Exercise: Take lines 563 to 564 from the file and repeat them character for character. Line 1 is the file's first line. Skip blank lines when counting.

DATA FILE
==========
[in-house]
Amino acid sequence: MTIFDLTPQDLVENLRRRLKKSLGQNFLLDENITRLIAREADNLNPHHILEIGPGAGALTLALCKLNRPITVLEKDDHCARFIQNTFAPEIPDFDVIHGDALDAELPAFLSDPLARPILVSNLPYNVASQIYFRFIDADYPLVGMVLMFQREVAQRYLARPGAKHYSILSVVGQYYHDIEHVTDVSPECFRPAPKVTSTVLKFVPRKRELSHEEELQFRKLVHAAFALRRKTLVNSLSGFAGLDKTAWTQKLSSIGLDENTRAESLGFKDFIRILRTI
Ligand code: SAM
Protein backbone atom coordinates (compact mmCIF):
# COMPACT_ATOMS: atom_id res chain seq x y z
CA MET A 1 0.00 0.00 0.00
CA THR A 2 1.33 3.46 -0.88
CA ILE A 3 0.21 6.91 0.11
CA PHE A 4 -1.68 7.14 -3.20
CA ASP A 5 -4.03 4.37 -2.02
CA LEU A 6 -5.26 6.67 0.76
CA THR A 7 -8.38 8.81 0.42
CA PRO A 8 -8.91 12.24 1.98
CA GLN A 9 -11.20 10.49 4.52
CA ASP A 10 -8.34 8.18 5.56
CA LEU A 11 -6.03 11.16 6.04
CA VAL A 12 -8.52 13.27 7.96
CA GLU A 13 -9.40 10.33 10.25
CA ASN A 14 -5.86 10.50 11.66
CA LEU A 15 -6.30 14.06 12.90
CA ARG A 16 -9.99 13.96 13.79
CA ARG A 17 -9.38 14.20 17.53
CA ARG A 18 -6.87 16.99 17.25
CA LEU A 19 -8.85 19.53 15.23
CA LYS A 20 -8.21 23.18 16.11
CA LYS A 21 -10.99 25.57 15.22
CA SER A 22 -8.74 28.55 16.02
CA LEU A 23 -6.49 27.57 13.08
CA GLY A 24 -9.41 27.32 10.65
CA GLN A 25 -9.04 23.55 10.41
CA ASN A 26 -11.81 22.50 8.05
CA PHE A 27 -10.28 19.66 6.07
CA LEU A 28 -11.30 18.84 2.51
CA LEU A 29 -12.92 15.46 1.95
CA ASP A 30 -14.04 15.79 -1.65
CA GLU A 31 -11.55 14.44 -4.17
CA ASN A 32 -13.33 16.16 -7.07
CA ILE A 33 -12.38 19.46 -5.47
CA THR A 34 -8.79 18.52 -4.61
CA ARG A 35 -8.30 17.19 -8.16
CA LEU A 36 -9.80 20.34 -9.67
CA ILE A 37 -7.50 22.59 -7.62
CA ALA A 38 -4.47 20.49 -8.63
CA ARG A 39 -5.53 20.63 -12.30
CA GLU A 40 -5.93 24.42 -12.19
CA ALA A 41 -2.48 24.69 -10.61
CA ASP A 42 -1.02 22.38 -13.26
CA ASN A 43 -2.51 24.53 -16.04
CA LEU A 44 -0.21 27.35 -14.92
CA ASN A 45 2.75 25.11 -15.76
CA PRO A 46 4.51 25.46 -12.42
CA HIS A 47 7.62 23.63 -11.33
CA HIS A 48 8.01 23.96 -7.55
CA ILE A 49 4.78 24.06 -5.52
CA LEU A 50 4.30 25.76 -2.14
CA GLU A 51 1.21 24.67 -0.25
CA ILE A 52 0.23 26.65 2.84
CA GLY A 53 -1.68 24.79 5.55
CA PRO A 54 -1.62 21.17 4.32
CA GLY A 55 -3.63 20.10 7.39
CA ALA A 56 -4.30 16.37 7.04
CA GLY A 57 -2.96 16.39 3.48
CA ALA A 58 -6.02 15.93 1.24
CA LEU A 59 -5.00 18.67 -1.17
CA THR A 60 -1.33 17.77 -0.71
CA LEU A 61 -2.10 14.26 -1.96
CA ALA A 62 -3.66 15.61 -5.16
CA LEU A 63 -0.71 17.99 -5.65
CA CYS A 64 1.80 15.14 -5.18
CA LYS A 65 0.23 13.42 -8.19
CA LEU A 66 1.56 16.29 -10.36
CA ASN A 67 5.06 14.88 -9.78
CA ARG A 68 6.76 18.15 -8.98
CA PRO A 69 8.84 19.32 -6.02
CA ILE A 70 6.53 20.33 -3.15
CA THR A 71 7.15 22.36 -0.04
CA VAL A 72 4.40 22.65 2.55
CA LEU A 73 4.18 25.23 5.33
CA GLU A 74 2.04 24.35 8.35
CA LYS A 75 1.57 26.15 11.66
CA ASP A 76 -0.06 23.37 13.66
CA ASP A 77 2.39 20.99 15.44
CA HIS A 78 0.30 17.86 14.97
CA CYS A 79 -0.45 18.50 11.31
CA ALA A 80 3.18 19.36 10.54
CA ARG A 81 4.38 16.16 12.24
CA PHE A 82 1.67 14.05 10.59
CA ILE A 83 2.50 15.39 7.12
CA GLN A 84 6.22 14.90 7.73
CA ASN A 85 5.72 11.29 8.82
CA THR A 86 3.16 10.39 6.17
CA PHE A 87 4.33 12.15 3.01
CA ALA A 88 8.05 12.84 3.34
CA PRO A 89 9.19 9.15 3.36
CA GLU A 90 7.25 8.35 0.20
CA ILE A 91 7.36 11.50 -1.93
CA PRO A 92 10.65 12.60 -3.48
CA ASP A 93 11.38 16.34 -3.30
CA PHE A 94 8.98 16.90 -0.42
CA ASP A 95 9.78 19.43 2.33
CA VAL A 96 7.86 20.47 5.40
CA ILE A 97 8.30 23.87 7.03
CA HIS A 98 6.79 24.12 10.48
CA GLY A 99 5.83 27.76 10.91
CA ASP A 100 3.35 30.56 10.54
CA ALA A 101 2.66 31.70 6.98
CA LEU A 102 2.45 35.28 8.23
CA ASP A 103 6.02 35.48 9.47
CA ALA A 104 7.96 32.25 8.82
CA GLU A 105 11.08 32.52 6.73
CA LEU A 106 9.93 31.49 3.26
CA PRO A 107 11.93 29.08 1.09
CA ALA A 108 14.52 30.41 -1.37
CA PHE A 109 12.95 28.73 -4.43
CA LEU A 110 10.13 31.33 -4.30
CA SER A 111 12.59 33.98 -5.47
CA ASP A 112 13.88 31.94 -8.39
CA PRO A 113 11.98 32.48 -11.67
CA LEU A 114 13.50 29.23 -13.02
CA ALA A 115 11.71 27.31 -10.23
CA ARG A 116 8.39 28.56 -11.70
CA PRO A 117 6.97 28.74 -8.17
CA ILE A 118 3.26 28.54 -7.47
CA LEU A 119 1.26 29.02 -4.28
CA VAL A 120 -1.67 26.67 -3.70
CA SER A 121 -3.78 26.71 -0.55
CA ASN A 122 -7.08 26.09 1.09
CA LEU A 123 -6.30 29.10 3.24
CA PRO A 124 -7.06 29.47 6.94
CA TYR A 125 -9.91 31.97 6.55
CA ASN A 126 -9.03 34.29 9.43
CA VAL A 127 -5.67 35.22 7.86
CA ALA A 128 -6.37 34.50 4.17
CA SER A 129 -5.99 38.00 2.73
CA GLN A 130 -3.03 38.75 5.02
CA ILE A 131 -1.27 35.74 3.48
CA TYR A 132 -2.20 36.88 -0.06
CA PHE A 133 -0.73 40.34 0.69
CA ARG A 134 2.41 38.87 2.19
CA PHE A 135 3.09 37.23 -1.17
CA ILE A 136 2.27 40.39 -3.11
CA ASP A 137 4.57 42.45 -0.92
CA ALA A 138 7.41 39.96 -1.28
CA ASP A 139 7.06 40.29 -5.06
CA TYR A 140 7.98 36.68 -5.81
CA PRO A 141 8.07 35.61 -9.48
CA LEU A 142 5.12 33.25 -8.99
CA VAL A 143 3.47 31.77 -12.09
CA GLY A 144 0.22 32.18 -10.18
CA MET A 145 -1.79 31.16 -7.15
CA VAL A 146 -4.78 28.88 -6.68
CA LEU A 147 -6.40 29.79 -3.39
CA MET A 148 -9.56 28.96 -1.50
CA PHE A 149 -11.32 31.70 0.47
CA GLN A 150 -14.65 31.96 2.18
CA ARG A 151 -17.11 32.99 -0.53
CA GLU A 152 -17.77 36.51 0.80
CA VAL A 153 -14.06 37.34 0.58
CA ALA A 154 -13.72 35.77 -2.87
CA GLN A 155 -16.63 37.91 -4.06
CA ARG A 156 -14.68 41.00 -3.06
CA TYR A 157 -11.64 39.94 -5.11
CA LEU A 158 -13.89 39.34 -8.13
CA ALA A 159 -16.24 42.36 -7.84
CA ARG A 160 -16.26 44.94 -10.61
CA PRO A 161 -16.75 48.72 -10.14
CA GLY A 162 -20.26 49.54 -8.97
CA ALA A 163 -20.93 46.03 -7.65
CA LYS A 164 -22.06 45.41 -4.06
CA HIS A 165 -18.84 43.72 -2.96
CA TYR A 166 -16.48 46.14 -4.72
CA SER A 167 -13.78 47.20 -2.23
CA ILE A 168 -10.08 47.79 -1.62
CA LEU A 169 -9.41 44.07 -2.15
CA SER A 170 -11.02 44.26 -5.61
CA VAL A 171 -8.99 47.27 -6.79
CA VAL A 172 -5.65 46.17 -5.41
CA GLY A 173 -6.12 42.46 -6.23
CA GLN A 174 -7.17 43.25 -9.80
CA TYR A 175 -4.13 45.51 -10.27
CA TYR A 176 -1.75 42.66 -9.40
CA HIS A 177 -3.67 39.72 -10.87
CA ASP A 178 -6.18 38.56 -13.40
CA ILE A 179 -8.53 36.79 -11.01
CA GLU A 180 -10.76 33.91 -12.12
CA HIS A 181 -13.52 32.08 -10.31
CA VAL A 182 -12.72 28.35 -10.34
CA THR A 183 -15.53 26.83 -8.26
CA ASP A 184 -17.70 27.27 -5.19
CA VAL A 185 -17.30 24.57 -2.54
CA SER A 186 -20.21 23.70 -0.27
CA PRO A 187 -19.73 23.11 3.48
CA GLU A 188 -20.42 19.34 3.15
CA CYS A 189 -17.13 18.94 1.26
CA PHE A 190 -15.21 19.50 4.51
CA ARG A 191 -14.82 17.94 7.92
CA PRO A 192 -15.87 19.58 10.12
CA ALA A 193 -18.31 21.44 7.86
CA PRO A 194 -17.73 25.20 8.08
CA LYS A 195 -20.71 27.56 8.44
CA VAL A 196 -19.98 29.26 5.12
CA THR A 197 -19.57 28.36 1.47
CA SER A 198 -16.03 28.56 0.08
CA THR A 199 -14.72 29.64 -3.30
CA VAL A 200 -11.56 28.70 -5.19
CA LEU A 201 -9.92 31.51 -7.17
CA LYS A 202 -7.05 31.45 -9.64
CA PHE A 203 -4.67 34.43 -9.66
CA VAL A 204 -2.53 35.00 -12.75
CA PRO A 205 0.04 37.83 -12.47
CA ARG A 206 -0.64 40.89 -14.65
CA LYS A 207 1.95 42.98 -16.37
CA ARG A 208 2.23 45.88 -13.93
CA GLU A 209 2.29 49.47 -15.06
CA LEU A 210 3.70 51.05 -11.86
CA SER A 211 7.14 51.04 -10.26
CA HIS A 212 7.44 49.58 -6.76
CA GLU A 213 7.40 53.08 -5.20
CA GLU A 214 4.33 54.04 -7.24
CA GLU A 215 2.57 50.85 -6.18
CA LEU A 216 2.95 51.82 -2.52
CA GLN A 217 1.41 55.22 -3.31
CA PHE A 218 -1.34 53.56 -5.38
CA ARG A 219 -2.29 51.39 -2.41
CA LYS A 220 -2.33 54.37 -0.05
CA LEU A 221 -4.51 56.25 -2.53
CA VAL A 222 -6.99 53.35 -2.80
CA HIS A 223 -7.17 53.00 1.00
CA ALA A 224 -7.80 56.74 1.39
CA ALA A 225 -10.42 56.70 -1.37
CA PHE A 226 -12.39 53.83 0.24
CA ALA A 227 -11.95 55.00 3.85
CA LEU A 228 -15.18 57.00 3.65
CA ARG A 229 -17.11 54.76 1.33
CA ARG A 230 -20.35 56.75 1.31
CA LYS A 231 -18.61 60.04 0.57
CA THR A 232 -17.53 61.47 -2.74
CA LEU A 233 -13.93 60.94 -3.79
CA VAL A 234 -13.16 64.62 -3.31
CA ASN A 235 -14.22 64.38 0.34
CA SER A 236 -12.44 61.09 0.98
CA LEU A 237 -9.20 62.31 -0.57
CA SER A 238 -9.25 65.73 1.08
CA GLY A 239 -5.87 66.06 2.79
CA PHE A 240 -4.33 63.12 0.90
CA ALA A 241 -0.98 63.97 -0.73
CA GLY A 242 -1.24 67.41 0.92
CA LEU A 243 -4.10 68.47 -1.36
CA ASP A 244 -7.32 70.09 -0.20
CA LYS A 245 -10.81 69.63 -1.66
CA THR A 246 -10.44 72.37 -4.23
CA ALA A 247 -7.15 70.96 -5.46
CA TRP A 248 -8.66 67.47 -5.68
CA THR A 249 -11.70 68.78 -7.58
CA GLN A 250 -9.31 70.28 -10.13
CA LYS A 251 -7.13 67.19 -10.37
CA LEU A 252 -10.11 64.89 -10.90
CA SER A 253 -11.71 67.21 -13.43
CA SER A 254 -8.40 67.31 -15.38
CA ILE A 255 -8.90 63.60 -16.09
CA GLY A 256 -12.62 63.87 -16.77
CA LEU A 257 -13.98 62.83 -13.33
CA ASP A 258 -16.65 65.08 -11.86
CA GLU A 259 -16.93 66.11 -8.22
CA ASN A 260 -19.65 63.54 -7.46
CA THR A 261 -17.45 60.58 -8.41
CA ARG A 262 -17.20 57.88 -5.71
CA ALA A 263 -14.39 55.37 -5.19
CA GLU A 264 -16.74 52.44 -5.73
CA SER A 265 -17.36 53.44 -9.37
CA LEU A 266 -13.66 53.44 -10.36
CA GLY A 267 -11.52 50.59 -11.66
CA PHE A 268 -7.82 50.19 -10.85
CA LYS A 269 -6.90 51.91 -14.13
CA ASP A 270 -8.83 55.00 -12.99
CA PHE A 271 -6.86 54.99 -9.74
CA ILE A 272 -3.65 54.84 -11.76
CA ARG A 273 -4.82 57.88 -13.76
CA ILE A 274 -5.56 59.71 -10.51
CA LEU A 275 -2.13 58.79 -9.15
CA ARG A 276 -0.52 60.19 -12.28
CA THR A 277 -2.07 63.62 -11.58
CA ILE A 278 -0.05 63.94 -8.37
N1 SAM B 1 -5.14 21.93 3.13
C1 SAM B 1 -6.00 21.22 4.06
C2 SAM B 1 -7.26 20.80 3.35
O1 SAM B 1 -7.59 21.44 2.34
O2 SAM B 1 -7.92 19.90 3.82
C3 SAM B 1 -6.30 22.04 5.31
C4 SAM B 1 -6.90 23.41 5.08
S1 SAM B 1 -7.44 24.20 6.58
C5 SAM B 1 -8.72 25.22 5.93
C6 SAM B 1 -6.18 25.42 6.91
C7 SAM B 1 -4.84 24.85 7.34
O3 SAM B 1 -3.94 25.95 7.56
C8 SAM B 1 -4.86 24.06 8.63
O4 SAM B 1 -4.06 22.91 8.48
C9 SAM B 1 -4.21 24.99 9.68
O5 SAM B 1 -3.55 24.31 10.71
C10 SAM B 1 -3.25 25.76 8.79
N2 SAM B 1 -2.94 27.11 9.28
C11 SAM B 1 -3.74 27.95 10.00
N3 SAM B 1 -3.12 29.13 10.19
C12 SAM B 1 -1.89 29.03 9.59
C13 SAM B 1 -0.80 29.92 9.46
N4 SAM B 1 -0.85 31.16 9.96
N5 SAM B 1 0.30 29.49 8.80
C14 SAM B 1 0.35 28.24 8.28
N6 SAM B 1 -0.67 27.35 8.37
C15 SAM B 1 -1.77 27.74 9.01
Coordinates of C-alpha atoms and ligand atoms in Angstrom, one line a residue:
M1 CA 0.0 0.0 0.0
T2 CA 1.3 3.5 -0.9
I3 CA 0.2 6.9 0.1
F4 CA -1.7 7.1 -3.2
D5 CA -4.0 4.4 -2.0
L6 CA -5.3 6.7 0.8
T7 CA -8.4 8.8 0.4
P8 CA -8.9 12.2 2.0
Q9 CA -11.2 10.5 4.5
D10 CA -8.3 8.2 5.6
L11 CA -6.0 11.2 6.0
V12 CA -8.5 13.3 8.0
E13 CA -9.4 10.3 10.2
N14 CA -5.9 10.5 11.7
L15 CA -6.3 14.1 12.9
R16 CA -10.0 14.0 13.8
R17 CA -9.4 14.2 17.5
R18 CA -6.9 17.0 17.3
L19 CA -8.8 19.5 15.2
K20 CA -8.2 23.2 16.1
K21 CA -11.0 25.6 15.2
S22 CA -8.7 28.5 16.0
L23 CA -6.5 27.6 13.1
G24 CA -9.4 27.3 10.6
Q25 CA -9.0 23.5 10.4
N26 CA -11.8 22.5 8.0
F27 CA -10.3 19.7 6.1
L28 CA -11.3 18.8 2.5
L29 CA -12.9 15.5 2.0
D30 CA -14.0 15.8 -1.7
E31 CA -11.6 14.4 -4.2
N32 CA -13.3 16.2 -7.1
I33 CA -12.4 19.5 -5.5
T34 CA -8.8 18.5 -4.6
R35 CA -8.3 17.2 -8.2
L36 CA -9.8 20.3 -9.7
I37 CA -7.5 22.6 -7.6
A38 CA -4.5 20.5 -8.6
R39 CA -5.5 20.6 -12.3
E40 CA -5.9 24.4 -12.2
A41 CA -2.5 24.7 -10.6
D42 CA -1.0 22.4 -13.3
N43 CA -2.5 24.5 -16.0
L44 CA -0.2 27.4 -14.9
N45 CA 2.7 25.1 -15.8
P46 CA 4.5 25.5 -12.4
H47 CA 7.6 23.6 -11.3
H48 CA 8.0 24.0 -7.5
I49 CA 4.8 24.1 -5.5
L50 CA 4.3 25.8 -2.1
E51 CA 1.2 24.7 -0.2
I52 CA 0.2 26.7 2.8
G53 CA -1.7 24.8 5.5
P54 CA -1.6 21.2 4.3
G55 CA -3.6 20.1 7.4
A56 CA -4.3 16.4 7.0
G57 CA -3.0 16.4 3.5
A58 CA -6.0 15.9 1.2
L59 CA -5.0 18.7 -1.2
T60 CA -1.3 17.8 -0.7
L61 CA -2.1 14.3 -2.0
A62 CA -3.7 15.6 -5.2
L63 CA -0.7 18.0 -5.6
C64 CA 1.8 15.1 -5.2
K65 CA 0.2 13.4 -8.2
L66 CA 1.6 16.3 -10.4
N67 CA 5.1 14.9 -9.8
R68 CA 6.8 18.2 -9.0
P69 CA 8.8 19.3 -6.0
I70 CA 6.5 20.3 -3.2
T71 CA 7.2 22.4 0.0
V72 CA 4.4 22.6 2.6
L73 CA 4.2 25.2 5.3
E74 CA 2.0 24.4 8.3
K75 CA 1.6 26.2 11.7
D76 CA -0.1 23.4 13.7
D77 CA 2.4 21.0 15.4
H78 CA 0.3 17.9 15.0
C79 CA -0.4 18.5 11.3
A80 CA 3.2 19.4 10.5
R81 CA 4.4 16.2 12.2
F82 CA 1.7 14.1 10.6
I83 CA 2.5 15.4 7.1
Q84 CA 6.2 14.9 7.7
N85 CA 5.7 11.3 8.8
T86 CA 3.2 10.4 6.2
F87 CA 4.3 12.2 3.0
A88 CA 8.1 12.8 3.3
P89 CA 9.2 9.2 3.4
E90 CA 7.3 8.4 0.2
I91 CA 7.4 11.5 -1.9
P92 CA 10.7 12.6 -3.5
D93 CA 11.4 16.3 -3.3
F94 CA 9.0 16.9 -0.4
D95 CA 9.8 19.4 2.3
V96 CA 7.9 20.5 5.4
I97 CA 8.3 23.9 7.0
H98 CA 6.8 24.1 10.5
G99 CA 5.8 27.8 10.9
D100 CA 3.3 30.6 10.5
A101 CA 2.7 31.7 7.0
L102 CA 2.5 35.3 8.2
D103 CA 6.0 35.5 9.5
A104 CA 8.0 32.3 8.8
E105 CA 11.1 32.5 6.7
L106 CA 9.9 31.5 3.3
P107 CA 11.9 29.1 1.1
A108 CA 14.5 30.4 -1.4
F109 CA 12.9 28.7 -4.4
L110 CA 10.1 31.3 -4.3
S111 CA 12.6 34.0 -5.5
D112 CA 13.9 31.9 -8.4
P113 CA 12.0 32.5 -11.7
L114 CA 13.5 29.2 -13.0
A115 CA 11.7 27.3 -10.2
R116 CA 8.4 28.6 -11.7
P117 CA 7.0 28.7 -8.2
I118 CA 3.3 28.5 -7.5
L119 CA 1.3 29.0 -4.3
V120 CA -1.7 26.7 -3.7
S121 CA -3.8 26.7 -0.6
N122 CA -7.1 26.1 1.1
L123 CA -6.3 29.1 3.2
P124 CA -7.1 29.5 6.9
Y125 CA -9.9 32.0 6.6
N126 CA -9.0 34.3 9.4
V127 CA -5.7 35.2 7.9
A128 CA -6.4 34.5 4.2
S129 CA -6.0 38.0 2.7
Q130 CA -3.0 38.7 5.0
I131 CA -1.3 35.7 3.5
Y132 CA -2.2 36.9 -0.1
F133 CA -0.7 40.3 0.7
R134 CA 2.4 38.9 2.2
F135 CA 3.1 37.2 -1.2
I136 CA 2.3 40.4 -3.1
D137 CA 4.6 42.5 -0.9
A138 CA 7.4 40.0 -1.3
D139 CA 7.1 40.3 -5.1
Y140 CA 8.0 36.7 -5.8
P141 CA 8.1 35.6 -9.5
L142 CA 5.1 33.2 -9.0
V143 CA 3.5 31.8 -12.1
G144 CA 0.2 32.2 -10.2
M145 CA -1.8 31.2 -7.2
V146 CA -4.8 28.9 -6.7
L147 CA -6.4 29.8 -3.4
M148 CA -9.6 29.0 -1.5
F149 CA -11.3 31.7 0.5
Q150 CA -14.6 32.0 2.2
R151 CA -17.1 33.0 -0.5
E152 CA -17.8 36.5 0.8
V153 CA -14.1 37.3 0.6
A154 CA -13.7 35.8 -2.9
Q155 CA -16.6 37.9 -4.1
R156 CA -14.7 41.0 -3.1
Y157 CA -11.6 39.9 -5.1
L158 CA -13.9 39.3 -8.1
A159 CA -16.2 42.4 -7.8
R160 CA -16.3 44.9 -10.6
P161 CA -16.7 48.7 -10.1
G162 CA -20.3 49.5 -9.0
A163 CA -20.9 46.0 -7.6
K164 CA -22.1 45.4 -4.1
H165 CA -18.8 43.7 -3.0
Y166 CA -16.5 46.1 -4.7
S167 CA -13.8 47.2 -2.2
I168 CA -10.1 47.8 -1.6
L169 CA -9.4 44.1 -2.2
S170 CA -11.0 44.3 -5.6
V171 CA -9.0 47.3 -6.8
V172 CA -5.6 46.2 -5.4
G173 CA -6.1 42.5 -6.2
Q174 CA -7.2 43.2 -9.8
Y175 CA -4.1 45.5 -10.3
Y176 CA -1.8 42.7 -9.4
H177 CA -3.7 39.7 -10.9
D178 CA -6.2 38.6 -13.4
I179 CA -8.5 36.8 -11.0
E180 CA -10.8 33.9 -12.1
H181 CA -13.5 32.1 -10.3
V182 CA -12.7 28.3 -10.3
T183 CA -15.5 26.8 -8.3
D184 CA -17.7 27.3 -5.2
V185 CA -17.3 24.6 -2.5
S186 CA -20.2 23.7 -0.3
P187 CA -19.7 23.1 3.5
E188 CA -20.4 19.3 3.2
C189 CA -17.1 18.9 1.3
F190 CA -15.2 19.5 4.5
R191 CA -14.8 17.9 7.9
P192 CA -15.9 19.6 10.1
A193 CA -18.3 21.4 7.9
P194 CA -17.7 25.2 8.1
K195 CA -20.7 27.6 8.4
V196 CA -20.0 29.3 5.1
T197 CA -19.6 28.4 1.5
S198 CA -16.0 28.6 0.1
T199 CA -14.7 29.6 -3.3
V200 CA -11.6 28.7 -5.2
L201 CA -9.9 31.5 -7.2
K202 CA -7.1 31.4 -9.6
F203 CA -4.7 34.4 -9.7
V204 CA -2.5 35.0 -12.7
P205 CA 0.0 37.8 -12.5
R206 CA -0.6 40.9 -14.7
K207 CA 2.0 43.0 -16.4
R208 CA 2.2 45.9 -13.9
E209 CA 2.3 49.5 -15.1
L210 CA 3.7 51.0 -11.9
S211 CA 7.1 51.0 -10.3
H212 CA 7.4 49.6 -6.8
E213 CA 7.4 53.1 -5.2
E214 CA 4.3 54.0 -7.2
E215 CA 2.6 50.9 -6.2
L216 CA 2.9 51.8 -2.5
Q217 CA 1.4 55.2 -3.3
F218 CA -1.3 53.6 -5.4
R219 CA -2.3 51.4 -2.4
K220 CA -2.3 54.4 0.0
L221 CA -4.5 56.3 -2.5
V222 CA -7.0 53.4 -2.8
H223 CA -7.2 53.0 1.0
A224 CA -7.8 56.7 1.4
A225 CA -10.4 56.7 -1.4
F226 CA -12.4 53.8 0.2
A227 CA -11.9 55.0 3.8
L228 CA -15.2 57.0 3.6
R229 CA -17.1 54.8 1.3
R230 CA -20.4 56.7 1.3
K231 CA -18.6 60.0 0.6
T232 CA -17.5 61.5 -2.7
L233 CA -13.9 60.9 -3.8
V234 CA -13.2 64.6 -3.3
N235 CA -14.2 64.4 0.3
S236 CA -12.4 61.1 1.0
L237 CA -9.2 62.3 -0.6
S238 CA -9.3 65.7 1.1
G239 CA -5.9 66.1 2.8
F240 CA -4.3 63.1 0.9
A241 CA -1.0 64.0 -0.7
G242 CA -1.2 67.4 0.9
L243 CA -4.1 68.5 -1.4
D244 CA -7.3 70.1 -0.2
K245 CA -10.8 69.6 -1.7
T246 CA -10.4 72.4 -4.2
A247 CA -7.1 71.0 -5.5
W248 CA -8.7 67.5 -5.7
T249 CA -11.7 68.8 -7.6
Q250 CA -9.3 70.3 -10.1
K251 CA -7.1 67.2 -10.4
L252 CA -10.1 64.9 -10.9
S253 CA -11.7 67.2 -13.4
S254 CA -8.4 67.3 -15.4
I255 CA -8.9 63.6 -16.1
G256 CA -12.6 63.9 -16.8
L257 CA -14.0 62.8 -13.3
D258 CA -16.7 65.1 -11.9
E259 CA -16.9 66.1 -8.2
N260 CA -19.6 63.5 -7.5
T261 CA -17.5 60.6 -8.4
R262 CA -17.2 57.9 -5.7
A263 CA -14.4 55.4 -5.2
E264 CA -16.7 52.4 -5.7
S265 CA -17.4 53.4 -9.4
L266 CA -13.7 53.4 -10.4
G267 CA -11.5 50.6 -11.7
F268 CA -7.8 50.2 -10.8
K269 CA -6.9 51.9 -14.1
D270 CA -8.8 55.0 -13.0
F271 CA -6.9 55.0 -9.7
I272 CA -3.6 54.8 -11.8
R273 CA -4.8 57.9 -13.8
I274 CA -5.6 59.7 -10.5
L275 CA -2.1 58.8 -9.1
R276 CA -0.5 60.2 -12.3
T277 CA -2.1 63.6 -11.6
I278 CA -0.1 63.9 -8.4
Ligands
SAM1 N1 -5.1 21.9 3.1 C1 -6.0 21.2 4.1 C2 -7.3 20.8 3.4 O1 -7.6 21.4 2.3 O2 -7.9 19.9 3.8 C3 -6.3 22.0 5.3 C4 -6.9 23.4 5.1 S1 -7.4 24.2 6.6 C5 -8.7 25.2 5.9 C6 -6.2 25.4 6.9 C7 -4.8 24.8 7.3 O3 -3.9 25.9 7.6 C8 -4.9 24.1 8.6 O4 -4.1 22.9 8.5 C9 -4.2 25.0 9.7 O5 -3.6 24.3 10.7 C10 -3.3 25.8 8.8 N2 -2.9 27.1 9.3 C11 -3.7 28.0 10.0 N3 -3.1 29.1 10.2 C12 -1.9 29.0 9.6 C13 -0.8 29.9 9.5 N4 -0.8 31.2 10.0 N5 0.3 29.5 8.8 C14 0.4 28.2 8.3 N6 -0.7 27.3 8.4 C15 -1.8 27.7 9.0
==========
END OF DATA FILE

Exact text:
L252 CA -10.1 64.9 -10.9
S253 CA -11.7 67.2 -13.4